Taylor Swift Takes Us to the Lakes: Folklore's Romantic Poetry and Novel Influences
An exploration of the literary references in folklore album
Classic literary 📚 references appear all over Taylor Swift’s catalog. Make sure to check out Part One of this series, where we explored her work from Debut to 1989. Part Two covered reputation. Now, we dive into folklore.
Part 3: Pandemic Era, folklore
A prolific reader prior to the release of her pandemic era music, Taylor’s folklore album is well known as a treasure trove of literary allusions, from J.M. Barrie’s Peter and Wendy to William Wordsworth’s Romantic poetry.
“illicit affairs” and echoes of Robert Frost’s “The Road Not Taken”
In “illicit affairs” from the album folklore, Taylor Swift explores the complications and emotional journey of an extramarital affair. The lyrics, “What started in beautiful rooms, ends with meetings in parking lots” indicate the decline of an initially passionate relationship into something secretive and hollow.
This progression mirrors the themes in Robert Frost’s poem “The Road Not Taken.” The poem is famous for its depiction of the speaker standing at a fork in the road, symbolizing the choices we face in life. Taylor’s song can be interpreted as an allusion to the road not usually taken-the one that is tempting but full of unknown consequences.
The duality of Frost’s poem is reflected in Taylor’s song as well, which can also be interpreted in the traditional sense, as a nod to taking a path with limitless possibilities. However, as the song progresses, it becomes clear that this path, though initially enticing, leads to a loss of innocence and an entanglement the protagonist didn’t expect. It’s worth mentioning that “illicit affairs” is also part of the love triangle narrative in the folklore album, making it multi-dimensional in its depth and adding another layer to its connection with “The Road Not Taken” and the loss of innocence.
Peter Pan and Lost Innocence in “Cardigan”
A centerpiece of the teenage love triangle trilogy of songs, as authored by Taylor Swift on this album, is “cardigan.” Much like the characters in J.M. Barrie’s Peter and Wendy, the characters in “cardigan” experience a profound transformation that comes with the loss of innocence and the passage from childhood to adulthood.
The reference to Peter losing Wendy is a masterful move by Taylor. In Barrie’s novel, Peter Pan, the boy who never grows up, loses Wendy when she chooses to return to London, embracing adulthood and leaving Neverland–and her childhood love for Peter–behind. Similarly, Betty, in “cardigan,” experiences a loss of innocence as she navigates the complexities of her relationship with James, who betrays her, leading her to feel older and more mature. This is evident in the lines, “I knew you’d miss me once the thrill expired/And you’d be standin’ in my front porch light/And I knew you’d come back to me.”
Taylor sings, “When you are young, they assume you know nothing.” This line captures the dismissal of young people’s experiences and feelings, paralleling how Wendy and her brothers’ adventure in Neverland is often dismissed as a dream. Similarly, Taylor’s protagonist, Betty, feels dismissed in her love for James. The adults around her consider her feelings as typical teenage emotions, failing to understand the depth and the complexity of her love.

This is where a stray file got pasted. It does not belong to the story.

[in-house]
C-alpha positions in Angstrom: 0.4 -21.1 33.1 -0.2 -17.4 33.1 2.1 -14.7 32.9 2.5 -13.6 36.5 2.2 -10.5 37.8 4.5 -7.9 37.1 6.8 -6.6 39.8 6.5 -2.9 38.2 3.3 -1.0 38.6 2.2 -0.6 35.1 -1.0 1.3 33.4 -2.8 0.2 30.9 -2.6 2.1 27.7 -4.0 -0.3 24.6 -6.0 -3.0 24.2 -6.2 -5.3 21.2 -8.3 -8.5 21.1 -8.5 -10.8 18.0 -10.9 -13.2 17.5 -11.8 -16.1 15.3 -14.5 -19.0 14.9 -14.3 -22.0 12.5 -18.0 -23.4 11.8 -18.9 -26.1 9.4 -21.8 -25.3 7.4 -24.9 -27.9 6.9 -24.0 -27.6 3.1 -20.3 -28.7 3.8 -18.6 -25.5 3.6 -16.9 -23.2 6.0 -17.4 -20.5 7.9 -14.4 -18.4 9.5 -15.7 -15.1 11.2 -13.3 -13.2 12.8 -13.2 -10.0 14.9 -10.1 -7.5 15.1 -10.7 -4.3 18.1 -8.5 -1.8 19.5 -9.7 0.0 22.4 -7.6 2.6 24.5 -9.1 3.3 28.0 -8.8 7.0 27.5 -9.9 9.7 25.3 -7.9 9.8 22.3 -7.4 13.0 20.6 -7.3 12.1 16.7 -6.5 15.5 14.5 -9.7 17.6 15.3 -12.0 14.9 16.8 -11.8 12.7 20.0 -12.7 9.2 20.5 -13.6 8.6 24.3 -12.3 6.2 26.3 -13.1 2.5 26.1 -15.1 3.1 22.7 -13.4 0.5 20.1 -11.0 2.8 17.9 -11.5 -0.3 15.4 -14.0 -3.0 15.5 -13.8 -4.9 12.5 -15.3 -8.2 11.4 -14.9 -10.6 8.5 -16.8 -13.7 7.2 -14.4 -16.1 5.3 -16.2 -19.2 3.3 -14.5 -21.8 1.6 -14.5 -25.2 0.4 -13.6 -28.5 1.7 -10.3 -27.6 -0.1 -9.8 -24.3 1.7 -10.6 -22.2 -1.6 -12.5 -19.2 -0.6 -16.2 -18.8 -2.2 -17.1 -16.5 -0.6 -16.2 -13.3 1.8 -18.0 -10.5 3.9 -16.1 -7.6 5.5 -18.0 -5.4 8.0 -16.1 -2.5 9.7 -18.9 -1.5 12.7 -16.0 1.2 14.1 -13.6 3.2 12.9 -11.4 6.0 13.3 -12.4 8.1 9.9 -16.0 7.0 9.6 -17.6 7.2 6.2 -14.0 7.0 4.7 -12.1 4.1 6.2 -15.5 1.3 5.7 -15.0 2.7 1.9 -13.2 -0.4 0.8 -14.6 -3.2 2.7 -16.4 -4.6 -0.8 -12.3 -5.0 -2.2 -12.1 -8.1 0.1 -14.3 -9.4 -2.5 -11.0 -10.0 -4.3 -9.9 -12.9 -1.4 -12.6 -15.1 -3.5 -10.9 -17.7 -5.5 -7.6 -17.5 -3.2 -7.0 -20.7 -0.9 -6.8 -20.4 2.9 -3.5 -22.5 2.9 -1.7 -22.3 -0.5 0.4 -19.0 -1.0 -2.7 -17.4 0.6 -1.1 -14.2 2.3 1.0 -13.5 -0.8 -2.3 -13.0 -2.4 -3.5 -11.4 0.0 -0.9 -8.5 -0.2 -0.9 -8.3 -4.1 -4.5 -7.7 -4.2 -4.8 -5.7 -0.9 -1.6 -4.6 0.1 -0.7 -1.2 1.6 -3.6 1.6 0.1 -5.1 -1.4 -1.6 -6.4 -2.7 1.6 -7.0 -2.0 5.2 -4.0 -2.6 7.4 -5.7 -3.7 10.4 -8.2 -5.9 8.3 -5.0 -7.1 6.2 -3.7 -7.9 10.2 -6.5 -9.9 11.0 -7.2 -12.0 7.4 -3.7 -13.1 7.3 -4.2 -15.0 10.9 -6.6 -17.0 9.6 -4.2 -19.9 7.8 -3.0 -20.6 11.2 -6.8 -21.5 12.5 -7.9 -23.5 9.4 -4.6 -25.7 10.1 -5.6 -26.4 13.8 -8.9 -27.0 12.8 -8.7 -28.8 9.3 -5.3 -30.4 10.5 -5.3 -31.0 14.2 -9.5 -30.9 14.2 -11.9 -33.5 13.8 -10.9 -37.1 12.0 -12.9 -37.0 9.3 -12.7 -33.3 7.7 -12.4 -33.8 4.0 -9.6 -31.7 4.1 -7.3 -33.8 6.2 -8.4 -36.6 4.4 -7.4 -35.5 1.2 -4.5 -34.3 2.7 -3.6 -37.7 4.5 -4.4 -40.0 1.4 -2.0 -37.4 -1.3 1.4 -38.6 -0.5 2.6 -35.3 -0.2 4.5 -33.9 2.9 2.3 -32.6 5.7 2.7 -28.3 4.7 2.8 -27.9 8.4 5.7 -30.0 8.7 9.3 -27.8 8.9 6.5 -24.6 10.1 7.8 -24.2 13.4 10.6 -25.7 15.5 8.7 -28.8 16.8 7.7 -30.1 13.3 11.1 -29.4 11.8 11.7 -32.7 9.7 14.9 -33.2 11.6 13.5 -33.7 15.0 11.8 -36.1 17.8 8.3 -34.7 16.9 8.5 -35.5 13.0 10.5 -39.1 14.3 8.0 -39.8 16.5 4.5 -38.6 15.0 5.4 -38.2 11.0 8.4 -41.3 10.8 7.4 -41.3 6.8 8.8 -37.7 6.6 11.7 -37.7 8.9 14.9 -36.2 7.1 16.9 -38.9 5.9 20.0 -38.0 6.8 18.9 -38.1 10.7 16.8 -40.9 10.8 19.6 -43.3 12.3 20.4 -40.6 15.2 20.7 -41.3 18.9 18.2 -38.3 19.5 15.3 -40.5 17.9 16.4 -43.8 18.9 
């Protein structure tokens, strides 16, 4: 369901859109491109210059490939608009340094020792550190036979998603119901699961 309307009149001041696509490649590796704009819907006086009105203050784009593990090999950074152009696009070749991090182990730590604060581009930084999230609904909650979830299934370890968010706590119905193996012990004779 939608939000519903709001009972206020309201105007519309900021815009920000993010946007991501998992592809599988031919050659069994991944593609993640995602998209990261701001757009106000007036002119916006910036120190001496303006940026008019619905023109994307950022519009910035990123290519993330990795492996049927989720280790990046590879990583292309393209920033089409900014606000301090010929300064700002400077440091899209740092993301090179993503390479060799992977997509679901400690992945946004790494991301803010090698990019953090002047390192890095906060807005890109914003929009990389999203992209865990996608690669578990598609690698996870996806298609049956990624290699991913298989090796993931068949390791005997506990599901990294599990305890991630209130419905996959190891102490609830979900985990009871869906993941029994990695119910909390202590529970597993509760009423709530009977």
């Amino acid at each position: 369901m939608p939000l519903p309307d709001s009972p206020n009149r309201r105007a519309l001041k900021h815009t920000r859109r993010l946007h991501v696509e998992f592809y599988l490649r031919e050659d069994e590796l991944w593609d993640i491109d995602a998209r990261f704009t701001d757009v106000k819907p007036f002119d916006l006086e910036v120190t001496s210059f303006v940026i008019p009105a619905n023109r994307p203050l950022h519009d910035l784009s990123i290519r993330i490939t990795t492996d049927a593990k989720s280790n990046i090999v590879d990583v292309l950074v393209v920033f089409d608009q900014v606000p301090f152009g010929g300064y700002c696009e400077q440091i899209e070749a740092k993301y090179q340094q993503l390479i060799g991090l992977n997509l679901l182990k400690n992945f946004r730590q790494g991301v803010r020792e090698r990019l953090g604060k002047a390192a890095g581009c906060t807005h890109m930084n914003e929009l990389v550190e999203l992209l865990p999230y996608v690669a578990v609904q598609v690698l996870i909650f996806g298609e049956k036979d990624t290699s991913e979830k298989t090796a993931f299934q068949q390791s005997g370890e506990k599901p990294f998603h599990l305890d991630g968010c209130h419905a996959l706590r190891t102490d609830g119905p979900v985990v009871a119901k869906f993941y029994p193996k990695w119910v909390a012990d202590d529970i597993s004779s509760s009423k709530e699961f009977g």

The cardigan in Taylor's song is a symbolic object, much like Wendy’s thimble in Barrie’s novel. Just as Wendy’s thimble represents her affection for Peter, Betty’s cardigan symbolizes her relationship with James. When Betty sings, “And when I felt like I was an old cardigan/Under someone’s bed/You put me on and said I was your favorite,” the sense of being cherished and then forgotten mirrors Wendy’s experience with Peter, who cherishes her but eventually forgets her when she grows up.
Literary Inspirations: Rebecca and “tolerate it”
Taylor’s song “tolerate it”, from her evermore album, showcases her literary affinities. The song draws inspiration from Daphne du Maurier’s 1938 novel, Rebecca, and the Hitchcock film classic of the same name. The novel and movie portray the plight of a young woman married to the distant and haunted Maxim de Winter. Taylor’s lyrics mirror this dynamic, capturing the raw essence of unrequited affection and emotional endurance.
In “tolerate it,” Taylor Swift takes on the complex role of the second Mrs. de Winter, exploring the intricacies of the protagonist’s struggle for self-definition. The second Mrs. de Winter’s identity is consistently overshadowed by her predecessor, Rebecca. Taylor manages to capture this struggle for self-affirmation in her lyrics, exhibiting an understanding of the novel’s thematic underpinnings.
The lyrics of the song detail a narrative of someone trying to gain the acknowledgment of their significant other, a reflection of the second Mrs. de Winter’s perpetual quest to be seen and recognized by her husband Maxim. Through the lyrics, “I sit and watch you reading with your head low/I wake and watch you breathing with your eyes closed/I sit and watch you, I notice everything you do or don’t do/You’re so much older and wiser and I,” Taylor paints a portrait of the protagonist’s internal turmoil as she grapples with her sense of self amidst her husband’s disinterest and indifference.
In this song, Taylor mirrors the uncertainty and discomfort that the protagonist in Rebecca experiences in her new life, using the novel’s themes to navigate her exploration of power dynamics within relationships and the longing for recognition. The recurring line, “I wait by the door like I'm just a kid” further emphasizes the protagonist’s yearning for attention and validation.
Just as the second Mrs. de Winter fights to assert her individuality in Rebecca, so does Taylor in her musical career, asserting her autonomy amidst a music industry that often diminishes and overlooks the identities of female artists. “tolerate it” comes to signify not only a narrative of a struggling woman but also a statement on Taylor’s personal evolution. As she writes, “I’m no longer the tearful girl in the dress heading home,” she boldly rejects the passive identity imposed on her, much like the second Mrs. de Winter strives to do in the novel.
Strings of fate in “invisible string”
“invisible string” encapsulates the intertwining fates of two individuals, symbolized by an invisible string. This notion is reminiscent of the profound connection described by Mr. Rochester to Jane in Charlotte Brontë's Jane Eyre. When he confesses, “I have a strange feeling with regard to you. As if I had a string somewhere under my left ribs, tightly knotted to a similar string in you,” it underscores an inseparable bond, a destiny that ties two hearts together inextricably. Taylor’s use of the string metaphor captures this deep, almost mystical sense of connection.